An Anatomy of an Arrangement

3 08 2009

Hohoho…been neglecting the web journal a bit have we, ey?

Well, its only because there’s not a whole lot to write about – mom came down with a pretty severe case of bronchitis, and so I’ve been doing a lot of domestic chores (you know: laundry, dishes, cooking the occaisional meal) – the most exciting of which is feeding our big, ornery Doberman, Weiner. Use your imagination.

Hmm…I have been trying to write a story – but details on that are privy only to me and a select panel of editors/reviewers. Sorry, ladies and gentlemen.

When I’m not working on that (which is often, since mom calls me every few minutes to do a chore or help her with a chore – I’m not complaining, mind you), I try working on one of my arrangements; the current one being 다시 만난 세계.

Unbeknown to most people, I do not go rooting around the World Wide Web (does anyone still call it that nowadays?) looking for orchestral scores. This is because the music we The Orchestra plays is very often either not scored for orchestra, or the score is not readily available (i.e. for free, since we can’t afford them). Thus, unless I can find a midi file of a melody or (preferrably) a piano arrangement, I usually have to transcribe the whole thing by ear. Such was the case of Fureai and Viva la Vida.

But what if we want to play something that was never meant to be played by an orchestra? We’re not talking taking a poprock song and sticking string arrangements onto it (ala Iris) – we’re talking translating a whole song in the language of rock or pop into the language spoken by an orchestra.

I realize this closely parallels my (mis)adventures in trying to learn the Korean language by total immersion – in KPOP tunes; but more on that some other time. Jinjja.

다시 만난 세계 is, to put it bluntly, a KPOP tune. It’s run mainly on synthesized sounds and beat, with 9 female voices singing in simple, two-part harmony (sometimes) – but mostly solo or in unison. The melodies are somewhat angular and are at times heavily syncopated, primarily because it helps make the song “danceable”.

Well, the language the orchestra speaks is quite different – the intricacies of angular melodies and heavily syncopated rhythms get lost among the sheer number of sonorities being produce, and two-part harmony suddenly seems eminently laughable when trying to produce it on an instrument that can, without much effort, produce ten-part harmony if it so wished – and sound like the voice of God in the process. It’s a bit like trying to get somebody who speaks Italian (with all those lovely rolling lines and intonations) sing in, say, Swahili…or that language spoken by the natives of Jumanji (comprised entirely of snorts, clicks, and whistles).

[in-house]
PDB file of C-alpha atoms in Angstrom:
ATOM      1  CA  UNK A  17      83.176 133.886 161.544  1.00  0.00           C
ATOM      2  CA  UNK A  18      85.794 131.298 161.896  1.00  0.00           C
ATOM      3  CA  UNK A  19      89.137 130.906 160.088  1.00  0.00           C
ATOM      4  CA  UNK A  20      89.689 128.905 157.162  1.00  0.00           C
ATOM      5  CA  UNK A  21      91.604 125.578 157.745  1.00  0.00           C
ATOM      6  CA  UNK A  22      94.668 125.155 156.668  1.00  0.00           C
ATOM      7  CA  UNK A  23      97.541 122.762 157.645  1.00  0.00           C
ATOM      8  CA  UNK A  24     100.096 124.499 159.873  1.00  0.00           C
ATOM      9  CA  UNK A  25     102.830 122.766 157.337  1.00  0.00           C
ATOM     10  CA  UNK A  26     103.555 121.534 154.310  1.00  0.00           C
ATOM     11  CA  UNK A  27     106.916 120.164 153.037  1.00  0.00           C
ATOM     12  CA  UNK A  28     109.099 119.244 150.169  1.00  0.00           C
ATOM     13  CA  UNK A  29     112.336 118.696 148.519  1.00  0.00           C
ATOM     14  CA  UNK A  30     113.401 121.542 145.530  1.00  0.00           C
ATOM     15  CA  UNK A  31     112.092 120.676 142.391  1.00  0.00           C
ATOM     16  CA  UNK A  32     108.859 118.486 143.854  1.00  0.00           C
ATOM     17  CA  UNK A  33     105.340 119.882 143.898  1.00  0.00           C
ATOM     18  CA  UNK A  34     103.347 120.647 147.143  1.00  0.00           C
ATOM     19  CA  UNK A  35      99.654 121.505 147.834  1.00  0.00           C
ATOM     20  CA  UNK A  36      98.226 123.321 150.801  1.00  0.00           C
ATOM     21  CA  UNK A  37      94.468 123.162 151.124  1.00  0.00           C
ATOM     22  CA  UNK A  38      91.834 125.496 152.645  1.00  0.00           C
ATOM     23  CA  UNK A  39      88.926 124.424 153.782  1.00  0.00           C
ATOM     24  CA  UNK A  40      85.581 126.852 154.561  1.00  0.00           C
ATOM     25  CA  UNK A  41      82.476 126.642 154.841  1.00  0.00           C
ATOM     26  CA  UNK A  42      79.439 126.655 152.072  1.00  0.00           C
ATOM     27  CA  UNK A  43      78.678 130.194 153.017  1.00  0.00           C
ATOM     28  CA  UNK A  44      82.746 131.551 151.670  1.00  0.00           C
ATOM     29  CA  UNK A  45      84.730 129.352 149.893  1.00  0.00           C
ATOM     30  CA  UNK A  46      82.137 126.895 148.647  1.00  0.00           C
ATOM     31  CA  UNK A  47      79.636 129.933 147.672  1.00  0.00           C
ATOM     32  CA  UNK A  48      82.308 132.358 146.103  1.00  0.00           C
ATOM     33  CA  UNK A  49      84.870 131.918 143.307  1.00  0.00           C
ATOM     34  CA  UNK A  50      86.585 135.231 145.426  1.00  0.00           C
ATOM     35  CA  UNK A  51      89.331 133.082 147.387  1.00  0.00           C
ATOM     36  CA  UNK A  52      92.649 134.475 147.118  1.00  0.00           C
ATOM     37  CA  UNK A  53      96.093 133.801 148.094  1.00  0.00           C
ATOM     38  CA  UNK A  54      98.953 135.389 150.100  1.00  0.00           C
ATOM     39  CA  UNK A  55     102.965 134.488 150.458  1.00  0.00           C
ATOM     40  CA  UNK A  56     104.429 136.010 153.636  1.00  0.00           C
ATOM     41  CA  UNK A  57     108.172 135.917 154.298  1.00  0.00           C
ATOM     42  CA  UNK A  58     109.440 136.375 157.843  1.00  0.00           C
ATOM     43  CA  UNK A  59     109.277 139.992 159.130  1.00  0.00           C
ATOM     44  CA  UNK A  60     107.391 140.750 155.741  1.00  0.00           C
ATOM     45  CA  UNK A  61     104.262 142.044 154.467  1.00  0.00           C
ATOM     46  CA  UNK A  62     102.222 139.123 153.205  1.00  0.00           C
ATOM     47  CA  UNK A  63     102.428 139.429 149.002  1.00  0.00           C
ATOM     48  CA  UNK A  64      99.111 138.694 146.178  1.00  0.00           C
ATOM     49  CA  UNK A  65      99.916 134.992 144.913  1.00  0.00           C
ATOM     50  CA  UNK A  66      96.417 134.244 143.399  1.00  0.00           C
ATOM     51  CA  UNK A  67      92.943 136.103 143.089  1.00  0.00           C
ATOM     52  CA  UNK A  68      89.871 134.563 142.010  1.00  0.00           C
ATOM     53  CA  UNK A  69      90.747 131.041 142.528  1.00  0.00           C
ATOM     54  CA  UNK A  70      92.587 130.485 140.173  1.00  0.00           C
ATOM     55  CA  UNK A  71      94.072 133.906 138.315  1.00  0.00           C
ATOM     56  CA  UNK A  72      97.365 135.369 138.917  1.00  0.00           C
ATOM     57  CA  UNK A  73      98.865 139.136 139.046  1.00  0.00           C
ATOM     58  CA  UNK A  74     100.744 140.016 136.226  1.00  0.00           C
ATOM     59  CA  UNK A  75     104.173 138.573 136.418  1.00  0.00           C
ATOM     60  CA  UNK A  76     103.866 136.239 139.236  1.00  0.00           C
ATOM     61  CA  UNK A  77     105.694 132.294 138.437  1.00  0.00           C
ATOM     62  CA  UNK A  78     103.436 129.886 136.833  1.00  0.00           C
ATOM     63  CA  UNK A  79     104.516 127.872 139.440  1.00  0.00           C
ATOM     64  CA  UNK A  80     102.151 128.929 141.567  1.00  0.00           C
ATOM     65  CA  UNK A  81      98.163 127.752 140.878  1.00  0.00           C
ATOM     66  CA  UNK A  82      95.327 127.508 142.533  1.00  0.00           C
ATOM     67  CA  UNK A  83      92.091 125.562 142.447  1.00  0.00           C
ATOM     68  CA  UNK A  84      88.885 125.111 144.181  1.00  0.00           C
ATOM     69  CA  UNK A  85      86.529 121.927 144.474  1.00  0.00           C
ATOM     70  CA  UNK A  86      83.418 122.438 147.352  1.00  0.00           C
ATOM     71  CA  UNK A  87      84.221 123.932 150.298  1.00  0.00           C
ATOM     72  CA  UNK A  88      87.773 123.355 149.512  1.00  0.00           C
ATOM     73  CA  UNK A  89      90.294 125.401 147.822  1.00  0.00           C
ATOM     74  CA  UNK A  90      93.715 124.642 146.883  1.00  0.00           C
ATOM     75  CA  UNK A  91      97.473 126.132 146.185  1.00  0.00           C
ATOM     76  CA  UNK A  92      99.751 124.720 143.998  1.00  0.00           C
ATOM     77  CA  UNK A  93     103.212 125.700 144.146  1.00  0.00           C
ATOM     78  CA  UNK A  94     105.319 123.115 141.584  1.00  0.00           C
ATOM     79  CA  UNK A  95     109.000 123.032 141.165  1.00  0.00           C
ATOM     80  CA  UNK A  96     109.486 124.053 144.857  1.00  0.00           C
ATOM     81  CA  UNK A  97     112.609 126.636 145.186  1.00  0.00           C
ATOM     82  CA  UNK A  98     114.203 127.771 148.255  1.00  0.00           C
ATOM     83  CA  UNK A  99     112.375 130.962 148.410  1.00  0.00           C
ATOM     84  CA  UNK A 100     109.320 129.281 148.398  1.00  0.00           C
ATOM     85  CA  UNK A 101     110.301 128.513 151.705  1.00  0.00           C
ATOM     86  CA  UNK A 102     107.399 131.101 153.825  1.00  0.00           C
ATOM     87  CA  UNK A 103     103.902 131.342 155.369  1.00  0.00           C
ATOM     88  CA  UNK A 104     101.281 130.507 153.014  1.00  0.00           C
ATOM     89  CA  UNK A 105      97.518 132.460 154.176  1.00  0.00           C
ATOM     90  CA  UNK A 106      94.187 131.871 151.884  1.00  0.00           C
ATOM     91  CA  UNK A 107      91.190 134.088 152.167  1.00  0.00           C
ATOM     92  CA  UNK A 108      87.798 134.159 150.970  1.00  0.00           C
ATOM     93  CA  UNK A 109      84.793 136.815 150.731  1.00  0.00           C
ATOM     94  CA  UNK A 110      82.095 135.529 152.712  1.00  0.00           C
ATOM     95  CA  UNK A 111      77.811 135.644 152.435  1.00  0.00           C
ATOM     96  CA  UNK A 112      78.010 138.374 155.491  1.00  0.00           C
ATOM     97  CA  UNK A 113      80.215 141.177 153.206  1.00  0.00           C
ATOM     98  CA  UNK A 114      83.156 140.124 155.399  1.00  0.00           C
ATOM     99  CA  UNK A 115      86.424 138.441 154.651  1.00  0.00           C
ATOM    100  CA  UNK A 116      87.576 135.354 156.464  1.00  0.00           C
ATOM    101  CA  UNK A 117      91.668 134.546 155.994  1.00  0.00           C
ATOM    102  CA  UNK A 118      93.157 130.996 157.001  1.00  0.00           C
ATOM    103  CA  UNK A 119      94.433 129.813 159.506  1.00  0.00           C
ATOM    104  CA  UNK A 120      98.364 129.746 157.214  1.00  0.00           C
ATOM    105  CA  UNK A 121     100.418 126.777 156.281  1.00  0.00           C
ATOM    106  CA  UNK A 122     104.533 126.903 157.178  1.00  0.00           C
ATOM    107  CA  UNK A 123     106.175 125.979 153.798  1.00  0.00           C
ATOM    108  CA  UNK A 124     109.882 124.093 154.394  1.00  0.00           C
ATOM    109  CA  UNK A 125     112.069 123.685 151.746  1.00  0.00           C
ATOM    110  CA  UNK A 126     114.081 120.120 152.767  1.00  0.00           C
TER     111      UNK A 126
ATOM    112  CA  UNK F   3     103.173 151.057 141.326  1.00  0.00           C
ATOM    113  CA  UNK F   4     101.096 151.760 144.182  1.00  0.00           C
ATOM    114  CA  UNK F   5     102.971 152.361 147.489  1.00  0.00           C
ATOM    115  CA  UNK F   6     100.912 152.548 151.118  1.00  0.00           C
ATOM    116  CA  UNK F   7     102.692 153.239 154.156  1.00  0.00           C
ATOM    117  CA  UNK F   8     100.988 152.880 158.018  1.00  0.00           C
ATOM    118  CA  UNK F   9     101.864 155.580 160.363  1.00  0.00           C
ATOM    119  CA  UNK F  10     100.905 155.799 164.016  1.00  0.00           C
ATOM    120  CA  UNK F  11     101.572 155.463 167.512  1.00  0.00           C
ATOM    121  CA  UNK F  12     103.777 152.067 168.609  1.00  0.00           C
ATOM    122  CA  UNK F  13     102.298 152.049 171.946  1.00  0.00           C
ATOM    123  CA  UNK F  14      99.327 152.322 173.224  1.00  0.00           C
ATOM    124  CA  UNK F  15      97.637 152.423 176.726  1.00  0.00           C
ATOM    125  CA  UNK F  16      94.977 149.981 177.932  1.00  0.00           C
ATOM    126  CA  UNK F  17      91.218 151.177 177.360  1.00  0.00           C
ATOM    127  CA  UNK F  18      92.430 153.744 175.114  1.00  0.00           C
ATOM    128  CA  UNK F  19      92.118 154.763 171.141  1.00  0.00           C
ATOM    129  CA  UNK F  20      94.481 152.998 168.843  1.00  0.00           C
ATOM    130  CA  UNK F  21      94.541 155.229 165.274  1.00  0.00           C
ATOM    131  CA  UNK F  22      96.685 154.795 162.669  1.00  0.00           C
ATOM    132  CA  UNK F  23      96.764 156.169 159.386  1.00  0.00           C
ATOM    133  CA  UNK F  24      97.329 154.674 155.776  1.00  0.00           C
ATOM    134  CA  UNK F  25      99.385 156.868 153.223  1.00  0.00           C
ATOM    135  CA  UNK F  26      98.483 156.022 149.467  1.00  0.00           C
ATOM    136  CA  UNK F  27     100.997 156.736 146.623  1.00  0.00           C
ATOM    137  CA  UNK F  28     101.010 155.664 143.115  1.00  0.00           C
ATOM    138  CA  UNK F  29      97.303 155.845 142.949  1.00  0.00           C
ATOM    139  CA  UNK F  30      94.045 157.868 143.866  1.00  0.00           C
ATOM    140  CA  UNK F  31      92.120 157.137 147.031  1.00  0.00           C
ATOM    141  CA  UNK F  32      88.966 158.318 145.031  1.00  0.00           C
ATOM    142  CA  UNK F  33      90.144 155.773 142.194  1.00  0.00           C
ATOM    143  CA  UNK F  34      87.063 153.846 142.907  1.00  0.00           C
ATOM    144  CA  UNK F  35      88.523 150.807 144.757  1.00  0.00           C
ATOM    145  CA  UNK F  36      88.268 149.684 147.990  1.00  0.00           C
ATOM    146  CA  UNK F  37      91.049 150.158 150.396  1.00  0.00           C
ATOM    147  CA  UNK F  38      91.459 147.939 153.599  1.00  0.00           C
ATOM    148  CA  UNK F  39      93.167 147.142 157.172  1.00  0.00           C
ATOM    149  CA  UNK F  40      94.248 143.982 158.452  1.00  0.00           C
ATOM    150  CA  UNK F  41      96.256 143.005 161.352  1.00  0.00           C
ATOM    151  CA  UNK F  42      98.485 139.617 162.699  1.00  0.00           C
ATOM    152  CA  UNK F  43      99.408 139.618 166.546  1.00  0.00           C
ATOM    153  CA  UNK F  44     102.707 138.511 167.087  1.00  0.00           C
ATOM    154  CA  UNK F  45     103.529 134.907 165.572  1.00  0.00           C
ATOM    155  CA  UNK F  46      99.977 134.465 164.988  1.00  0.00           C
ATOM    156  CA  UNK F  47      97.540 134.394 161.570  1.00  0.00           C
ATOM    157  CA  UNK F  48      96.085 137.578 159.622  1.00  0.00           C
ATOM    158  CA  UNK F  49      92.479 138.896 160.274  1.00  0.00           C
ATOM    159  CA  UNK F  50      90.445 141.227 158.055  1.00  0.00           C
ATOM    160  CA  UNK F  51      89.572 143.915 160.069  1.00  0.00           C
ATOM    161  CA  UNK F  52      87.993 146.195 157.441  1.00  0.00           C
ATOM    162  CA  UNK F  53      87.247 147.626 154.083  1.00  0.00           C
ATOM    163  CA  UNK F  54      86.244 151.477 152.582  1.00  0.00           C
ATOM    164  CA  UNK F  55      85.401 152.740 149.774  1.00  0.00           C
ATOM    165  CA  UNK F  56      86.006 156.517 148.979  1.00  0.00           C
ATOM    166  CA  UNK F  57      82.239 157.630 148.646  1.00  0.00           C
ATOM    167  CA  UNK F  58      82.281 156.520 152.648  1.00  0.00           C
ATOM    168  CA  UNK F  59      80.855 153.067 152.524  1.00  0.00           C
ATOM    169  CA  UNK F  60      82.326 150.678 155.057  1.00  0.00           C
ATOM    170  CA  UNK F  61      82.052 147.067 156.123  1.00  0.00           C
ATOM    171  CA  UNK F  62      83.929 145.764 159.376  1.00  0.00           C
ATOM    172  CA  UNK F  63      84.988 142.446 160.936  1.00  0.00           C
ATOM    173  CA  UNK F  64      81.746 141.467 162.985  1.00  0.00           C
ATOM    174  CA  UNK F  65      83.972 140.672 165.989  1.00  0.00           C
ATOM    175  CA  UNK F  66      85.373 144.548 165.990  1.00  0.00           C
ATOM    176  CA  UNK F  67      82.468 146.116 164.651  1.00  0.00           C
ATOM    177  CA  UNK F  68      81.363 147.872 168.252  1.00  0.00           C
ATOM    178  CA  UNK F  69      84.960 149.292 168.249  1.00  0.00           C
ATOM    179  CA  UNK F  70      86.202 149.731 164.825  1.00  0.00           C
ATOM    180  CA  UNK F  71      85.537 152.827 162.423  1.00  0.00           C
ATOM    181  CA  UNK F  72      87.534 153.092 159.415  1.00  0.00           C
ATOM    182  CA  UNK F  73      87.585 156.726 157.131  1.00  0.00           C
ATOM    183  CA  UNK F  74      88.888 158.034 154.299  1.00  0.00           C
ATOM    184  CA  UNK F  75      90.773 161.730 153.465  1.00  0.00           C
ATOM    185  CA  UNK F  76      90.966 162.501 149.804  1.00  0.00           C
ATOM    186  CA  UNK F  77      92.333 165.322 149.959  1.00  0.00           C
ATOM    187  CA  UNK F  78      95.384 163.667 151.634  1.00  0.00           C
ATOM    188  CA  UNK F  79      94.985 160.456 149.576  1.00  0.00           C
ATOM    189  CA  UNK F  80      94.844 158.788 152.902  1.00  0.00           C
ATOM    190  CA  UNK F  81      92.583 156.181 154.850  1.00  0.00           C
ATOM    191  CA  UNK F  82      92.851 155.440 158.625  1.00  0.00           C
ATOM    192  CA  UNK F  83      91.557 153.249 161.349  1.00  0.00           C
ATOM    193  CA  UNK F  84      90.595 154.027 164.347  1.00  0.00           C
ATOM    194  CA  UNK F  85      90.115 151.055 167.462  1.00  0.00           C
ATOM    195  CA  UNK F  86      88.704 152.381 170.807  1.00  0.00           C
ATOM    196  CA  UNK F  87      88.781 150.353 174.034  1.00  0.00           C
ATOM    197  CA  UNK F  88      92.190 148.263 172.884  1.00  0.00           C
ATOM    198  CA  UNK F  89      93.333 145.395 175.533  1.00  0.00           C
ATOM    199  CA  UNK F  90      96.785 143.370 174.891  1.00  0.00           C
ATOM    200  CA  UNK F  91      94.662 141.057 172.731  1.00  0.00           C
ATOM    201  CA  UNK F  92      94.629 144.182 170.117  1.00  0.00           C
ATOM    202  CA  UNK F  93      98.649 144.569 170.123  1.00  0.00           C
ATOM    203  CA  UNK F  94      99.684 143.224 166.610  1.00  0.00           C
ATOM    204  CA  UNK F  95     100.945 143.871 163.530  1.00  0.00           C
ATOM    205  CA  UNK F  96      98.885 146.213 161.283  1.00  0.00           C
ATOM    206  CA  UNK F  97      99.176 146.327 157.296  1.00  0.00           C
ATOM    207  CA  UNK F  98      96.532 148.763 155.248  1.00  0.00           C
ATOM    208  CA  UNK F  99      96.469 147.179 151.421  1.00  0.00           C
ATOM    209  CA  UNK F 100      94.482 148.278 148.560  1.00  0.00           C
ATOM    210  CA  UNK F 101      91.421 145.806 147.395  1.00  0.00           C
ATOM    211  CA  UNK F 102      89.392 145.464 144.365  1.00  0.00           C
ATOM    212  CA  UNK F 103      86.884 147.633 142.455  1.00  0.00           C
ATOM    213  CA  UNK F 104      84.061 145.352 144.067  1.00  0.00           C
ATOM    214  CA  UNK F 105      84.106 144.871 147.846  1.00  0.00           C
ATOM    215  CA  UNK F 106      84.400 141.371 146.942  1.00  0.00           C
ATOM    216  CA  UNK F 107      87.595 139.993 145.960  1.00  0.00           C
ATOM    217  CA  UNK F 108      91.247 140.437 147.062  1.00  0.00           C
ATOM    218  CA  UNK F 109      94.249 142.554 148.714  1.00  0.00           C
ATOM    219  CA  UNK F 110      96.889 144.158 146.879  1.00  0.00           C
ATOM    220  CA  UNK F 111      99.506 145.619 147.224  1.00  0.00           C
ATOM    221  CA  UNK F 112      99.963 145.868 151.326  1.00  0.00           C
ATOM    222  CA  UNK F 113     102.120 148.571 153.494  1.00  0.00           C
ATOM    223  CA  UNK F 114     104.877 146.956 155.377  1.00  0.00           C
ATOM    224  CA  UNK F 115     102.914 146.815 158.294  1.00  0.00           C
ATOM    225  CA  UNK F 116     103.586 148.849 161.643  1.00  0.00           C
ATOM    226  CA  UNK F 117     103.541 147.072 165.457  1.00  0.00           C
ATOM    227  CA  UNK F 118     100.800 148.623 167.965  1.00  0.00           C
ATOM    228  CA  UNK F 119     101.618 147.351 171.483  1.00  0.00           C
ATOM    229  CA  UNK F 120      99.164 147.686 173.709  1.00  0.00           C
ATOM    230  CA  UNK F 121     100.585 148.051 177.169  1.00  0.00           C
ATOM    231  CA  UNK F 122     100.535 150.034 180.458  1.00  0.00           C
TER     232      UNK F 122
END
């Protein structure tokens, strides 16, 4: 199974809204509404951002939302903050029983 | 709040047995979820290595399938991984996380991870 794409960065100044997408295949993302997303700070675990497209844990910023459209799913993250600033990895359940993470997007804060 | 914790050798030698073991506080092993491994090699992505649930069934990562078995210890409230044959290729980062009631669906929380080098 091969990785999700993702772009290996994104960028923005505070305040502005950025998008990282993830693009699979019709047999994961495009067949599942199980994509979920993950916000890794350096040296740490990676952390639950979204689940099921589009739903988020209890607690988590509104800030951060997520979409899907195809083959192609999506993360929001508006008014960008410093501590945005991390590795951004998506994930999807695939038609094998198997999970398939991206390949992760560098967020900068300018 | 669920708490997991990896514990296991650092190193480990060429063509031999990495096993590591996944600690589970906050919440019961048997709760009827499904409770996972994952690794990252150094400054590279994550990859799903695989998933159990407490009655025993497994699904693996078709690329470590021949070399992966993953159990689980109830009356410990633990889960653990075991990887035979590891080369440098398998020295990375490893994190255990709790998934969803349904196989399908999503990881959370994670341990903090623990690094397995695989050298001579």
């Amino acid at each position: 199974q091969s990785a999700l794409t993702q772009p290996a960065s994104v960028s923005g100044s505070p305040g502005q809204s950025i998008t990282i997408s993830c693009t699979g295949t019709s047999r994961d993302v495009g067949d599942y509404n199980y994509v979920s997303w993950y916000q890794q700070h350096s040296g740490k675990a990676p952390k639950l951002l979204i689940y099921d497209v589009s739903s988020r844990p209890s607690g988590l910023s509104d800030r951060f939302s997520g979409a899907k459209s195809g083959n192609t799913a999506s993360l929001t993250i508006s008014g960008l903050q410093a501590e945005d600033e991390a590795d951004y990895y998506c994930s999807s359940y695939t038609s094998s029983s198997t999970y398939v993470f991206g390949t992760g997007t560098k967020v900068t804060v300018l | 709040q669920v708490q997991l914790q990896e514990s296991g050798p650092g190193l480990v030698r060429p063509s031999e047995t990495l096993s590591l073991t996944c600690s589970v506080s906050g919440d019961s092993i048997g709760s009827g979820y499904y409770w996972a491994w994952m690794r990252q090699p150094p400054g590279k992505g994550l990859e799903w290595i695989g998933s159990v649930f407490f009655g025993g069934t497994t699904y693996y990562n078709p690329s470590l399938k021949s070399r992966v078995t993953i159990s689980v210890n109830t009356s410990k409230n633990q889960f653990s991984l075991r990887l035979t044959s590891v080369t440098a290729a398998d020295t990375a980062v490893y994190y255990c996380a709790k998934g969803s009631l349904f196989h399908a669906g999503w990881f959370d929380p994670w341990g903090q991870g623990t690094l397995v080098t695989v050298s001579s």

The solution? A little of give and take from both sides. I have to modify the syncopations of the melody to make them easier to produce by say, the brass section, and so that when the whole orchestra is going full blast, you can actually hear the melody being played. It mean really getting into the two-part harmony and figuring out (mostly by trial-and-error) what chord is really being implied at that moment before exploding it into, say, 4-part harmony.

It sometimes means having to change the tempo – for my arrangement of 다시 만난 세계, I’ve chosen to take the original 120bpm tempo and bring it down to 90bpm, since I’m going for a more majestic approach to the overall tune. This will allow me to use other rhythmic figures, played by other instruments (like the horns) to drive both the rhythm and outline the harmony.

Lastly, it involves composing a few measures of original material, which will serve as transitions between sections. Sometimes these are just chord progressions that go from, say, a minor 6th, and go down stepwise to the tonic, with an ever-diminishing dynamic level, which will then allow me to introduce the melody for the stanzas within a more subdued atmosphere. Sometimes it involves coming up with little flourishes for the winds or the high brass or the strings.

All in all, its taking longer than I first imagined, but I am pleased somehow with my current progress – that for once, my creative powers are being put to the test.

I’ll let you know how this turns out. GTI, hwaiting ipnida!

…at least I hope that’s how its supposed to go.




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